InsideHigherEd directs us to a remarkable piece published in the Las Vegas Review Journal over the weekend. The upshot of the story, authored by Bethany Barnes, is simple: the Nevada System of Higher Education hired a consulting firm to develop ideas for improving Nevada’s community colleges, but the state’s higher education leadership largely buried the report because it was critical of . . . the state’s higher education leadership.
The Review Journal based its story on emails it obtained through an open records request. Here is Constance Brooks, vice chancellor for government and community affairs, in one such email: “I say we just take what we like out of the report and do away with the rest.”
But that’s not even the whole story. Dissatisfied with the initial results, Chancellor Dan Klaich wrote to the researchers and managed to obtain a rewrite, with which he was more satisfied, although most of it was ultimately buried. ““I like it. I think it is believable,” Klaich later told his staff. “You could draw attention to things that would be more positive for the [Nevada System of Higher Education], but I think that would call independence (of the researchers) into question.”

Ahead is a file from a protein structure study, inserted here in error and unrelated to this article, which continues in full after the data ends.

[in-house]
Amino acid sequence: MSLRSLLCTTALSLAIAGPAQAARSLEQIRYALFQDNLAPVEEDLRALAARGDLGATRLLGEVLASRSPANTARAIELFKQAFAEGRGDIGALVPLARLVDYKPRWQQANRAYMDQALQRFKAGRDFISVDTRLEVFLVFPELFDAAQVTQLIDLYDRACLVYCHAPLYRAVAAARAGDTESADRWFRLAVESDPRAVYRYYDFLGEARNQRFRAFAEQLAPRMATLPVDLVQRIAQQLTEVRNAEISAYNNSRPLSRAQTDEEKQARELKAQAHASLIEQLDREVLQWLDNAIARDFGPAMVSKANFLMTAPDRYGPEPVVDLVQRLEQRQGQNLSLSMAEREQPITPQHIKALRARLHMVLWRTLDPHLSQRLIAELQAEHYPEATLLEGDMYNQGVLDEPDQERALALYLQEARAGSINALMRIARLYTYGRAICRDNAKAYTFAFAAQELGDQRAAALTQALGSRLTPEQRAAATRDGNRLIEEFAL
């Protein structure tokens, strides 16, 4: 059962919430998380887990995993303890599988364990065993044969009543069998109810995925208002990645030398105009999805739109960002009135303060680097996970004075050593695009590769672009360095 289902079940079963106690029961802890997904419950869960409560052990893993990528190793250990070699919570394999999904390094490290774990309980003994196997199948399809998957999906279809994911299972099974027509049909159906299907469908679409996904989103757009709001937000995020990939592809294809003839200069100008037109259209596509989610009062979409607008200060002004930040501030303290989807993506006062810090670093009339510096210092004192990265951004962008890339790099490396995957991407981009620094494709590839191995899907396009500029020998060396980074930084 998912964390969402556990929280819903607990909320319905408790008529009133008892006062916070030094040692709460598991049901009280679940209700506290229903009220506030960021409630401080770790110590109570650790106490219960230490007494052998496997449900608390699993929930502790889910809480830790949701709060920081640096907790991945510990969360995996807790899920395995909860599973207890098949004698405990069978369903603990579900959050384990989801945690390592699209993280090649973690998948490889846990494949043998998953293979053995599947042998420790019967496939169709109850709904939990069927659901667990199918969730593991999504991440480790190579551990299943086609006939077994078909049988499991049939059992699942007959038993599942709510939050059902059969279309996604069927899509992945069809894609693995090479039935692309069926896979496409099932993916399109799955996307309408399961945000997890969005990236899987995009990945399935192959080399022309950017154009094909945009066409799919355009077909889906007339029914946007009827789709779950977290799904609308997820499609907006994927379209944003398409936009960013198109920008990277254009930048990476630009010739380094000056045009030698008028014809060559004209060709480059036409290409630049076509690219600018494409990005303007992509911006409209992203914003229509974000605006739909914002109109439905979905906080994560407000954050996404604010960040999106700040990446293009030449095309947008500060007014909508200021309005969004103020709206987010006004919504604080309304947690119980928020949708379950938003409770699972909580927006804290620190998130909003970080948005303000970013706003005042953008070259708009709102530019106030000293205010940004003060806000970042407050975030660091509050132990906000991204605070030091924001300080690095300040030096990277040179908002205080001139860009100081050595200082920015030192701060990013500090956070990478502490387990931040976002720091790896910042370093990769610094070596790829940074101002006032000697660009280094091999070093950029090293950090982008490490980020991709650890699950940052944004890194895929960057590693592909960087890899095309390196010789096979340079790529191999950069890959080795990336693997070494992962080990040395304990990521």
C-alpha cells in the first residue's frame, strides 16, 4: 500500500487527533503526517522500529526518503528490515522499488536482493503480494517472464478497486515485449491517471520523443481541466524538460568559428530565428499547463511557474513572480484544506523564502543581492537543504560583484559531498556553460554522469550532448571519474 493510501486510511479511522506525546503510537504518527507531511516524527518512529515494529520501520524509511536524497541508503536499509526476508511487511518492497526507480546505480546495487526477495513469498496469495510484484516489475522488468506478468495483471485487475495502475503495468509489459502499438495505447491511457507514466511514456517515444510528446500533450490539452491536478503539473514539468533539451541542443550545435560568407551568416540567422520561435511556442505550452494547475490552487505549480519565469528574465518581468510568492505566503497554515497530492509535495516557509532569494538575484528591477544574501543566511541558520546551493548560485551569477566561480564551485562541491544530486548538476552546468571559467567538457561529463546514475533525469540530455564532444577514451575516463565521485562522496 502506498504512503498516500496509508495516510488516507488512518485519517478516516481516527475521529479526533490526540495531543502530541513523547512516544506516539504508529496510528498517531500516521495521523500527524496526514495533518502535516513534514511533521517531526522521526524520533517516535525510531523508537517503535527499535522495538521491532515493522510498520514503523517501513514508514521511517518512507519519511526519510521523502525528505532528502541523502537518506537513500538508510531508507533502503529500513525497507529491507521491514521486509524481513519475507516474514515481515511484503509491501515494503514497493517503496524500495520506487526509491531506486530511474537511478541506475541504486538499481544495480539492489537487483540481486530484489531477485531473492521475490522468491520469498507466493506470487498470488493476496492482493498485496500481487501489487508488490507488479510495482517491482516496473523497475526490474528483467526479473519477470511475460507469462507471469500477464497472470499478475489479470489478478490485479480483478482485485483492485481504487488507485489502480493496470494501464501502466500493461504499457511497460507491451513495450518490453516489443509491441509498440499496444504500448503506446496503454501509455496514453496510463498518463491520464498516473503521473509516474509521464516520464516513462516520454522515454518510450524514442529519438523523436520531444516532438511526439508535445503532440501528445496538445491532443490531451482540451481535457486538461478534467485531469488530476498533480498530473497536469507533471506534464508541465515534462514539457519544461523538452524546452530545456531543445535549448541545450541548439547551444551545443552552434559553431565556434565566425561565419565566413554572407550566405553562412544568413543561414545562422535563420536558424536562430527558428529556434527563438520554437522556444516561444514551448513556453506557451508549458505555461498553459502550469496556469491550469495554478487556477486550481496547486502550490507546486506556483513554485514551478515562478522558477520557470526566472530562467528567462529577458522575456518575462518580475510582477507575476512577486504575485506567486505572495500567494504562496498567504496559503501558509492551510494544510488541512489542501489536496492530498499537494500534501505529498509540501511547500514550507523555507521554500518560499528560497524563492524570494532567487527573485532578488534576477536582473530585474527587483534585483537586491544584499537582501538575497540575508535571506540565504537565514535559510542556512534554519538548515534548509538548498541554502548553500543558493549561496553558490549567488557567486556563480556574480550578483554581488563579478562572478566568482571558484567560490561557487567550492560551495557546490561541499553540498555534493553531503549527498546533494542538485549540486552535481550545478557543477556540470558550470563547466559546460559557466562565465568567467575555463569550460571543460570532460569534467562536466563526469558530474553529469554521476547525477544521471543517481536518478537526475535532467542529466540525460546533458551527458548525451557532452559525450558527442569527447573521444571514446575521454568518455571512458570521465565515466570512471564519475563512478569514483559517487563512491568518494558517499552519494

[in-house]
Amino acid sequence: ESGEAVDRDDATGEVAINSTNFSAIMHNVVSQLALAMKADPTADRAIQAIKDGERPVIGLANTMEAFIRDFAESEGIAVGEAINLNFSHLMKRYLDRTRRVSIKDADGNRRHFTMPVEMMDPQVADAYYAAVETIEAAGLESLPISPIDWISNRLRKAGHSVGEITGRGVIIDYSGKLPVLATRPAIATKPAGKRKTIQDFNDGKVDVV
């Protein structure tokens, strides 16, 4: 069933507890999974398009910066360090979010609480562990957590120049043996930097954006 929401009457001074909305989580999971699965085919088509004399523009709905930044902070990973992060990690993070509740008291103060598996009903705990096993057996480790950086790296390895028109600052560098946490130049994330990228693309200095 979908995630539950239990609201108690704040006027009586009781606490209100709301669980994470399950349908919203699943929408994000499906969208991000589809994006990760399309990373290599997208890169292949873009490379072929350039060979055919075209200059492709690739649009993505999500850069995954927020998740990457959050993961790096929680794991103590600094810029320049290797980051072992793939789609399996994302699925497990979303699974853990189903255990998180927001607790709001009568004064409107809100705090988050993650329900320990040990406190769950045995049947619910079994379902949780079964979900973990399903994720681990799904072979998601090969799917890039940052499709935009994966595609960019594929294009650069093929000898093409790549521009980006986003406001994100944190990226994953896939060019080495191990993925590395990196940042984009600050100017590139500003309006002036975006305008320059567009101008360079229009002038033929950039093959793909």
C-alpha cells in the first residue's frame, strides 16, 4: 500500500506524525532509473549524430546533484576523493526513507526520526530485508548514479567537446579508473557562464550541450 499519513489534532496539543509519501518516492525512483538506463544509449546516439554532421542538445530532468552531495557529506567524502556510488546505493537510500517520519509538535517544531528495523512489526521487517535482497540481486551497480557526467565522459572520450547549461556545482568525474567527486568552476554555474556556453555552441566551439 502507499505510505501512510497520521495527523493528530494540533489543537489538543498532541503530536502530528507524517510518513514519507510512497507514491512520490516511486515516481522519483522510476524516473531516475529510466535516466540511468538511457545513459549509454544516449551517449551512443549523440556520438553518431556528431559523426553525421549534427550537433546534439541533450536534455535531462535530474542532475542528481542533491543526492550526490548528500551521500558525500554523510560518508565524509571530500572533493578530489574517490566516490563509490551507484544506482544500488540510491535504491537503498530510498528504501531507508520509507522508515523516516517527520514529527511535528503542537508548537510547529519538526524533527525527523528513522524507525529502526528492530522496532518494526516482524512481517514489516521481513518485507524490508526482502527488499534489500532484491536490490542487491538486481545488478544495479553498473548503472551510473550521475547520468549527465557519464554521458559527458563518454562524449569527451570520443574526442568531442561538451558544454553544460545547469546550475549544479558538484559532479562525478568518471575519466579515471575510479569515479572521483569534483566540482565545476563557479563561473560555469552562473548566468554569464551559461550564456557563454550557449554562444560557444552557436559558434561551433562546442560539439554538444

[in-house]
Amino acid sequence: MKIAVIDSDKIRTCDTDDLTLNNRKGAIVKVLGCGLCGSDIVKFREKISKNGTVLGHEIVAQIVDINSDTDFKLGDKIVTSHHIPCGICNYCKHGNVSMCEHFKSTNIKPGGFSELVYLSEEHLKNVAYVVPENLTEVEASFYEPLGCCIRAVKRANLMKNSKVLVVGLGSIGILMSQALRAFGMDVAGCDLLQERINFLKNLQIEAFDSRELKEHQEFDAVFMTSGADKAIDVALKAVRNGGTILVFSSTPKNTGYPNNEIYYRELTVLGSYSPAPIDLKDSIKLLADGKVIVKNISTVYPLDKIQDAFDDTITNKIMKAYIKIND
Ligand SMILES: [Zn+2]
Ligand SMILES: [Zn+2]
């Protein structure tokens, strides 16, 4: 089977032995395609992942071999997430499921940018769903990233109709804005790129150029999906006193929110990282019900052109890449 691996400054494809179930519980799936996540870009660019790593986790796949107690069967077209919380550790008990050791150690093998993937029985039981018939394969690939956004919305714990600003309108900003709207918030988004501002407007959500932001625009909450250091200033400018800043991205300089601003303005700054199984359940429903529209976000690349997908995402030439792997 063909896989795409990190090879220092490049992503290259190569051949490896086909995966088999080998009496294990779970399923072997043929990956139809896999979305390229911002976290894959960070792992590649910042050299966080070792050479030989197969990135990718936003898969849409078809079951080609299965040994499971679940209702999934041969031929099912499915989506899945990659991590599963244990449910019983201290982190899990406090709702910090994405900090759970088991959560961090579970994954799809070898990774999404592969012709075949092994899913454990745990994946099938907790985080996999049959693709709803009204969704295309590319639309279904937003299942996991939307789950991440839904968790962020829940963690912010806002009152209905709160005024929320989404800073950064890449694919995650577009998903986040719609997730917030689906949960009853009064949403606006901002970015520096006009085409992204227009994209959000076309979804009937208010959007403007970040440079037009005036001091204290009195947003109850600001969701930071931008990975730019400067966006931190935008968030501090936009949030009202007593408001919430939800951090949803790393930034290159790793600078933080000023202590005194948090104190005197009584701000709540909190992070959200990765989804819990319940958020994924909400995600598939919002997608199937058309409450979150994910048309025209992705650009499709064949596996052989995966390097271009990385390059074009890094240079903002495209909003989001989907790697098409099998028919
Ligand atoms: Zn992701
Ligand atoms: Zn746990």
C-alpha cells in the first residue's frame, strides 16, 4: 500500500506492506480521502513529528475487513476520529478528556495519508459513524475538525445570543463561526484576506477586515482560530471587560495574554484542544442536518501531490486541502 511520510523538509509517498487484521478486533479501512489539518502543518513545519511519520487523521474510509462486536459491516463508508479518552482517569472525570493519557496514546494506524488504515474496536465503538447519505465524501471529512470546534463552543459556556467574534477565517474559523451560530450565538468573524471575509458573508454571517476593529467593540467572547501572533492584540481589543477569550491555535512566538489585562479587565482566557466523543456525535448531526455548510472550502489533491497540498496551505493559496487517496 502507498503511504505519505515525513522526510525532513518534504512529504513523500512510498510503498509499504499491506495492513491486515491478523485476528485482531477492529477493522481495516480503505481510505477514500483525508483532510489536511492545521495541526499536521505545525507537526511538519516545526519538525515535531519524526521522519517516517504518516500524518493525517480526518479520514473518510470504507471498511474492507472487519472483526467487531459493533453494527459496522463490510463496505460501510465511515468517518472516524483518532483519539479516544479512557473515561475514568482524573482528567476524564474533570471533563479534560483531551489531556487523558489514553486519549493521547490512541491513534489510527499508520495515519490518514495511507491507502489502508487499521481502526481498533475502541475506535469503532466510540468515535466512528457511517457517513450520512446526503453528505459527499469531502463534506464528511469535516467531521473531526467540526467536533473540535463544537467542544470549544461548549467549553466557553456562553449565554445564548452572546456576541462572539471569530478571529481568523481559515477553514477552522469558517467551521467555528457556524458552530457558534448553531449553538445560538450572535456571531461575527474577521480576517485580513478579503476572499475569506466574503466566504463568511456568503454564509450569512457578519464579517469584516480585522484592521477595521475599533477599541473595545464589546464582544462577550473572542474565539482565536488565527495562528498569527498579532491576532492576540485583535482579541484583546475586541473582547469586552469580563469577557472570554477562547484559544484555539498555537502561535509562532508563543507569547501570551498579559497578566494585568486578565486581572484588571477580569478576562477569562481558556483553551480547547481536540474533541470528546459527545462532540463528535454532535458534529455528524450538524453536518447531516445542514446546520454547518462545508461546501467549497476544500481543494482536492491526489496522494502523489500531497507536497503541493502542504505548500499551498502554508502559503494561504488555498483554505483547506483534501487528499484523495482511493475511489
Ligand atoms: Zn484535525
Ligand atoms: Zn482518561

It’s not uncommon for clients to be unhappy with the work of outside consultants, and no one expects even leaders subject to open records requests willingly to broadcast very damaging results. What’s troubling about this story, if the parts of the emails quoted by the Review Journal tell the full story, is that the higher education leadership in Nevada was more bent on keeping ammunition from its perceived enemies than it was on improving Nevada’s community colleges. As Barnes puts it: “officials feared the report could be used by their critics and suppressed the findings in fear that reforms would dramatically reduce their authority over the schools.”